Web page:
The disguised cell tax
ould it be a good idea to increase the government take on an efficient industry that did not require the massive bailouts that other industries received during the recent economic crisis? Some people apparently think so.
Industry Canada is reviewing the spectrum fees imposed on telecommunications companies offering wireless services, such as cellular phone, through the electromagnetic spectrum. There is real concern that the goal is to increase spectrum fees, and that the higher fees would apply not only to the companies that obtained spectrum blocks decades ago through the regulatory process then in existence, but also to the companies that have purchased their spectrum at auctions. Governments seldom review taxes to reduce them, although it is true that the current government did reduce corporate income taxes, as well as the GST.
It is important to understand that even the companies that “purchase” spectrum only obtain 10-year licences, which suggests that this industry is tightly controlled. But I am interested here in the narrower issue of spectrum fees.
Canadian spectrum fees are charged on the amount of spectrum a telecommunications provider is allowed to use, as well as on the population in the geographic area covered. Spectrum fees are currently higher in Canada than in any other G7 country and stand at three times the average across these countries. Calculated in dollars per subscriber, current Canadian spectrum fees are 34 times higher than in the U.S. The long-term impact of such high fees on the industry’s efficiency and competitiveness is likely to be unfavourable.
It is an illusion to think that administratively determined spectrum fees can be established at a level corresponding to the economic value of the spectrum. Government bureaucrats do not have, and cannot obtain, the information needed for this sort of evaluation. This information can only be provided (under certain conditions) by auction prices and, as conditions change, by prices on the secondary market. This is a special case of why economic planning in general cannot be efficient.
In reality, spectrum fees are mainly a transfer from the companies to the government. They are a disguised tax.
Somebody has to pay that tax. We know that the fallout of a tax is often not what it appears to be, that it generates complex distributional effects. Corporations are only legal entities, and all taxes are ultimately paid by flesh-and-blood individuals. So, we must ask, what is the actual effect of spectrum fees? Who actually pays them? Who would lose from their increase?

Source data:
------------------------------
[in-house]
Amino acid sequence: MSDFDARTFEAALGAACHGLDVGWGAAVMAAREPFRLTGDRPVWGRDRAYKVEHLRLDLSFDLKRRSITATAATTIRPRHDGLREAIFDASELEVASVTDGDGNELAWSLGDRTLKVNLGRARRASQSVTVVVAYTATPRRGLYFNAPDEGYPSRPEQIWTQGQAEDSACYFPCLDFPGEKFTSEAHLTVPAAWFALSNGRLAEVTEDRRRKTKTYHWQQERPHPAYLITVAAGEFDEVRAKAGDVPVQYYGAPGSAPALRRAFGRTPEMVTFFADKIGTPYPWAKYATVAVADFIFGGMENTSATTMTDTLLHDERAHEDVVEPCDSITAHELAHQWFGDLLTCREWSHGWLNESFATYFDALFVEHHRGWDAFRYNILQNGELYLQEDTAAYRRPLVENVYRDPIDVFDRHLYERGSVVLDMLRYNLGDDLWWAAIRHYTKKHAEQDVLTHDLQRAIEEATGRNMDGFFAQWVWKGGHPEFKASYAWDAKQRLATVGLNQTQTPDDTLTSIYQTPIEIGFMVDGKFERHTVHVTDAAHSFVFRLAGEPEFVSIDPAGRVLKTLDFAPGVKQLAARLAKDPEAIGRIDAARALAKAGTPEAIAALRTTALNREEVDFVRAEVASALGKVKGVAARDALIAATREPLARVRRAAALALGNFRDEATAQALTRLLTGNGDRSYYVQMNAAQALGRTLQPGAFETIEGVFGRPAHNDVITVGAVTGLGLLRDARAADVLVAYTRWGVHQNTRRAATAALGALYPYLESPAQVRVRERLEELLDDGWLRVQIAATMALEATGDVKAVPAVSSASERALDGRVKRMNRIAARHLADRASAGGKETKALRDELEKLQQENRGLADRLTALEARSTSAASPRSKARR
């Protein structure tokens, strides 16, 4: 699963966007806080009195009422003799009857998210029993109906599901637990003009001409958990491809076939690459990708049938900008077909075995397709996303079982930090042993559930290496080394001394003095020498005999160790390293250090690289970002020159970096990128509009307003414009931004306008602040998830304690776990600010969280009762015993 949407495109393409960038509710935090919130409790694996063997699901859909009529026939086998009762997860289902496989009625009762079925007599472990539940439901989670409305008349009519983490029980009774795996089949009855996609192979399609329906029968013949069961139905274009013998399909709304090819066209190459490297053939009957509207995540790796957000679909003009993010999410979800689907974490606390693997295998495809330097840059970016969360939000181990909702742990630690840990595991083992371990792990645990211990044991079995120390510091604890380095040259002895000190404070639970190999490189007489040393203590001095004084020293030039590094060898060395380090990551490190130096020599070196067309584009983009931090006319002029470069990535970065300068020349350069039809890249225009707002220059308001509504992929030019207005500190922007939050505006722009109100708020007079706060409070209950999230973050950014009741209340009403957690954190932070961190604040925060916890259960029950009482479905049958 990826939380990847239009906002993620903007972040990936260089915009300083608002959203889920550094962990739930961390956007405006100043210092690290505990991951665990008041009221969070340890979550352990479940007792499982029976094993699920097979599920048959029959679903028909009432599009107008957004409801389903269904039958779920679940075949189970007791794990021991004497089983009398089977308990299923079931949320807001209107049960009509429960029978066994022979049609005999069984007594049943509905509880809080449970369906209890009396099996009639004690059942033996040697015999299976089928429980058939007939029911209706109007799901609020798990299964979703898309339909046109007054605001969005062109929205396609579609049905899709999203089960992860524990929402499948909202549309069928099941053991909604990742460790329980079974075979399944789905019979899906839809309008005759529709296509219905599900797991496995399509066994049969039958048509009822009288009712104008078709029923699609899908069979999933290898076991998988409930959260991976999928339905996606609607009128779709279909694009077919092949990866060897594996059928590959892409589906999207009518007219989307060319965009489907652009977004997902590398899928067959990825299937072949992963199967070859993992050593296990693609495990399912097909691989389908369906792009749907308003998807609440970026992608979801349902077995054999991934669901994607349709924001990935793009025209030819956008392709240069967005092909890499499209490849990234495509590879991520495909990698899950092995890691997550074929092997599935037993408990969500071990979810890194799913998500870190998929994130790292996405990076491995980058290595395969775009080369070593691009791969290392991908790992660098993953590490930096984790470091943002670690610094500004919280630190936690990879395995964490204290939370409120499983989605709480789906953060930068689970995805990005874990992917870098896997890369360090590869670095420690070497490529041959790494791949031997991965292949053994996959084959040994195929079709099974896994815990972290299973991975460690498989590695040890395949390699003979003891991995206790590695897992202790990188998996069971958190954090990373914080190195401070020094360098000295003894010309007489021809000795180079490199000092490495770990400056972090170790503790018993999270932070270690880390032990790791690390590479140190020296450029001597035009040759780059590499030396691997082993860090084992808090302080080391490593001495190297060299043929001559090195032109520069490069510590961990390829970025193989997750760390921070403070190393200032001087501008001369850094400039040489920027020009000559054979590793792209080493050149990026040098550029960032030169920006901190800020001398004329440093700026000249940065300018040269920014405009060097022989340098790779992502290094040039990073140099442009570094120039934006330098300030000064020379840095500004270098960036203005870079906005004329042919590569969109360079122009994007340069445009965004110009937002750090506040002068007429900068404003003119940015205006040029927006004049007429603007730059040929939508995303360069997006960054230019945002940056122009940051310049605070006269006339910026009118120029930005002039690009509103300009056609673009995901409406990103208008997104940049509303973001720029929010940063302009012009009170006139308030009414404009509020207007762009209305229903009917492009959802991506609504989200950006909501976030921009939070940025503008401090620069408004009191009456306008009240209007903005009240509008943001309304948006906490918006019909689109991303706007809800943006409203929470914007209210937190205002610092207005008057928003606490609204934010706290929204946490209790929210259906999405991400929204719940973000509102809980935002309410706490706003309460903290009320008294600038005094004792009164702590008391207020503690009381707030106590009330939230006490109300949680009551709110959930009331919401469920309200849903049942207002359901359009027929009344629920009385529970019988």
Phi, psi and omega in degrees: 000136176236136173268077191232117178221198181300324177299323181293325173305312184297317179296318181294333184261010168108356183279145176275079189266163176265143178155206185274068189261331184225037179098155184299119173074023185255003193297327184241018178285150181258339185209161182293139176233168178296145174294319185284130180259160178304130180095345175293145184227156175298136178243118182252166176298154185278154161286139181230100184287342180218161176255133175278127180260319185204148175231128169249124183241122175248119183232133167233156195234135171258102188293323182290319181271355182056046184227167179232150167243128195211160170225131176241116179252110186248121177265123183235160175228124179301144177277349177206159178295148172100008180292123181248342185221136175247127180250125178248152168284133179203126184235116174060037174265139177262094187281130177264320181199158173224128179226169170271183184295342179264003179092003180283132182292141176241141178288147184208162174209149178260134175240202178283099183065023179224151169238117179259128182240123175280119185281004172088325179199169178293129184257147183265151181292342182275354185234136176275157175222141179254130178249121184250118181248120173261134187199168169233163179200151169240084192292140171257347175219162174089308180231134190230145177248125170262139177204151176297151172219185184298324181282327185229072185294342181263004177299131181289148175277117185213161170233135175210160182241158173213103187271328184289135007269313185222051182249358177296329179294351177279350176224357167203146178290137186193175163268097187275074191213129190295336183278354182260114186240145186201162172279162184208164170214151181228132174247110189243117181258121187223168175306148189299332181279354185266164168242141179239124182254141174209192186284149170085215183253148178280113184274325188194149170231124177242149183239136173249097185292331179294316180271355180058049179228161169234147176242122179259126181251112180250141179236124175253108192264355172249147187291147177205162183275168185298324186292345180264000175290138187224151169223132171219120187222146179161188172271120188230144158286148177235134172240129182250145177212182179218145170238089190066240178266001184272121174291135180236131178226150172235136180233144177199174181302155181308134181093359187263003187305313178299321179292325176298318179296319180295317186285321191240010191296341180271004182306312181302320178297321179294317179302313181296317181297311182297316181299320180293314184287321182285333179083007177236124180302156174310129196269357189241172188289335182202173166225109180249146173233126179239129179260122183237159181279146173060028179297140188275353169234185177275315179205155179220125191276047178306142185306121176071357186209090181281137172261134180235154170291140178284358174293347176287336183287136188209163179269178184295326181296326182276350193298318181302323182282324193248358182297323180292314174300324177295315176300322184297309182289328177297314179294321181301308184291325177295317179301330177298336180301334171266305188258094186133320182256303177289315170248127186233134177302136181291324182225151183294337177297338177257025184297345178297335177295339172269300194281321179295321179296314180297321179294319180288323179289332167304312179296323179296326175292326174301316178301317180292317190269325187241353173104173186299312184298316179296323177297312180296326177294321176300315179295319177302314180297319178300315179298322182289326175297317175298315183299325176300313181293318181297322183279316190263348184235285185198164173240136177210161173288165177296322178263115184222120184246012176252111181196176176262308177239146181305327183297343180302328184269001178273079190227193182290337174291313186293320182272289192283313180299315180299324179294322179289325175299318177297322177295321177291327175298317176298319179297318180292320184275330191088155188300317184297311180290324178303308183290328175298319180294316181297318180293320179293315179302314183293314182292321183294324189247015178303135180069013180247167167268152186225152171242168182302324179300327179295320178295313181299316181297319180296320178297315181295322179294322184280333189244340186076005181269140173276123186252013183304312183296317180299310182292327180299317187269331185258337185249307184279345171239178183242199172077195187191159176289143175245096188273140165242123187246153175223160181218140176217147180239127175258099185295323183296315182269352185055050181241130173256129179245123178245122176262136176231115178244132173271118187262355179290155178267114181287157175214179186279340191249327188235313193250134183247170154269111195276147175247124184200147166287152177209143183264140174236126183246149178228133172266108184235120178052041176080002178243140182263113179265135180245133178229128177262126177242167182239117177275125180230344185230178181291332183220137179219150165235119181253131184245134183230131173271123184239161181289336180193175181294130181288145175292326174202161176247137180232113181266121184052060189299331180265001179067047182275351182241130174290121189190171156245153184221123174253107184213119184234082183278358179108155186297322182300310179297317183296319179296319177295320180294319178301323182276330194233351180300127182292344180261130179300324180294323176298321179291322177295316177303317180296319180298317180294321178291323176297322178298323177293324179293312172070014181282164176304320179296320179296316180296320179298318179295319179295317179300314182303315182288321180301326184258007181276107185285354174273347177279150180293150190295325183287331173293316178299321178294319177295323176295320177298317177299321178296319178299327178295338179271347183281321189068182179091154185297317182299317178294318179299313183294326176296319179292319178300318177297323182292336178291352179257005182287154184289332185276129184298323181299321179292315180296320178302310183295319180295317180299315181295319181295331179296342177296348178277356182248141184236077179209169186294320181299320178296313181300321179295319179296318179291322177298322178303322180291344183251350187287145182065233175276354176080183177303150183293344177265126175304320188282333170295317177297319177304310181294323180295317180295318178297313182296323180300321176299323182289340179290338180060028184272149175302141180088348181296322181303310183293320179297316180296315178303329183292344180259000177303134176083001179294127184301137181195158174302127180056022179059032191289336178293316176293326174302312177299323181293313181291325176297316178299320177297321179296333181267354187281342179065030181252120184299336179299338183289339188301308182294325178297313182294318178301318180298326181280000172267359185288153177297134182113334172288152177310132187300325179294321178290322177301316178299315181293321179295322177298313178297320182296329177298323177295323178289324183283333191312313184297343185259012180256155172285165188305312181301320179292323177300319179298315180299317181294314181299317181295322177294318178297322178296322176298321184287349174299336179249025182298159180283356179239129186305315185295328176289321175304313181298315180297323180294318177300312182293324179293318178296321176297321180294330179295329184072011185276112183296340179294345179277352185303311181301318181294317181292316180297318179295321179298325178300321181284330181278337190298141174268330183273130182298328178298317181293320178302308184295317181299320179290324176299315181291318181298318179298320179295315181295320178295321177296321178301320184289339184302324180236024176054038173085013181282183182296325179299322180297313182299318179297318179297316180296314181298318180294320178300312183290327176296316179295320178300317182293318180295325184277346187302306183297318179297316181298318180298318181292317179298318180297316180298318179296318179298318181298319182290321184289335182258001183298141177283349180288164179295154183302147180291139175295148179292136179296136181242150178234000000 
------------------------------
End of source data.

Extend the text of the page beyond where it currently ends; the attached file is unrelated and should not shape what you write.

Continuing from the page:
An increase in spectrum fees may penalize current shareholders of telecommunications companies (through reduced returns and share prices), but would certainly not be supported by future shareholders, who will move their capital to more profitable industries or to other countries. In the long run, perhaps, consumers would be hit. But industry workers are probably the ones who would support much of the tax increase in terms of wages lower than they would otherwise be (or in terms of unemployment). The reason is that workers can’t move their labour as easily as investors can move their capital around world markets. This theoretical prediction is supported by econometric evidence.
Besides the specific problems that they raise, spectrum fees share one big problem with auctions: They can too easily be used as cash cows. Experience shows that the government always needs more money, in booms and in recessions. Nearly $6-billion has already been earned by the federal government in auction proceeds, and $130-million is paid in annual spectrum fees at current rates.
As with all public policy, the goal of spectrum policy should be to maximize consumer welfare, not to maximize the economic rent grabbed by the government. Whatever the most efficient solution is, I suggest that it doesn’t lie in piling up increased taxes named spectrum fees on top of the current financial and regulatory burdens.
In brief, the government and its bureaucrats should leave the telecommunications industry alone. “If it moves, tax it. If it still moves, regulate it. And if it stops moving, subsidize it,” is what Ronald Regan use to say about government interventions. Let’s just hope we don’t go down that path with one of the most successful, independent and innovative industries of this country.
Michel Kelly-Gagnon est président et directeur général de l’Institut économique de Montréal.